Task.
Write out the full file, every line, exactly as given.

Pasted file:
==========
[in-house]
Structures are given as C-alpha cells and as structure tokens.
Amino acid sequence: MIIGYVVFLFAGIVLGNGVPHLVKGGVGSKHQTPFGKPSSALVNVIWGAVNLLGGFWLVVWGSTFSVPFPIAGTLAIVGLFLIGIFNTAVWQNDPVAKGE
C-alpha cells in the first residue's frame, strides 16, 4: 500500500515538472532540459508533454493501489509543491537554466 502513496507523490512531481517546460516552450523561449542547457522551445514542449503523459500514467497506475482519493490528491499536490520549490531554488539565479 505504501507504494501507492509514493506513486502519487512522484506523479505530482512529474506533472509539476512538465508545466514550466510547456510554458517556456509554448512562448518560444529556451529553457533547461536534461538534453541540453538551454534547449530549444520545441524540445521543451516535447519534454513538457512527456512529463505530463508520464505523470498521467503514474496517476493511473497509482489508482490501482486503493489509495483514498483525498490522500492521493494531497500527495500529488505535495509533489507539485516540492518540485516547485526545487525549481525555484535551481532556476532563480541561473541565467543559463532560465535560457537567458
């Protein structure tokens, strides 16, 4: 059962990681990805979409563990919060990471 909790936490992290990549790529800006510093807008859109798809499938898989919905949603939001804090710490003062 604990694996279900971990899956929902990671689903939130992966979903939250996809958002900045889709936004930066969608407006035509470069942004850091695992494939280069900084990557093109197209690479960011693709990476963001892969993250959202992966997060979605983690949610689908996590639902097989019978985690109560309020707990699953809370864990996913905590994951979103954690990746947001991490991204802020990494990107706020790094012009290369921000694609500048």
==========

[in-house]
Structures are given as C-alpha cells and as structure tokens.
Amino acid sequence: MIIGYVVFLFAGIVLGNGVPHLVKGGVGSKHQTPFGKPSSALVNVIWGAVNLLGGFWLVVWGSTFSVPFPIAGTLAIVGLFLIGIFNTAVWQNDPVAKGE
C-alpha cells in the first residue's frame, strides 16, 4: 500500500515538472532540459508533454493501489509543491537554466 502513496507523490512531481517546460516552450523561449542547457522551445514542449503523459500514467497506475482519493490528491499536490520549490531554488539565479 505504501507504494501507492509514493506513486502519487512522484506523479505530482512529474506533472509539476512538465508545466514550466510547456510554458517556456509554448512562448518560444529556451529553457533547461536534461538534453541540453538551454534547449530549444520545441524540445521543451516535447519534454513538457512527456512529463505530463508520464505523470498521467503514474496517476493511473497509482489508482490501482486503493489509495483514498483525498490522500492521493494531497500527495500529488505535495509533489507539485516540492518540485516547485526545487525549481525555484535551481532556476532563480541561473541565467543559463532560465535560457537567458
């Protein structure tokens, strides 16, 4: 059962990681990805979409563990919060990471 909790936490992290990549790529800006510093807008859109798809499938898989919905949603939001804090710490003062 604990694996279900971990899956929902990671689903939130992966979903939250996809958002900045889709936004930066969608407006035509470069942004850091695992494939280069900084990557093109197209690479960011693709990476963001892969993250959202992966997060979605983690949610689908996590639902097989019978985690109560309020707990699953809370864990996913905590994951979103954690990746947001991490991204802020990494990107706020790094012009290369921000694609500048």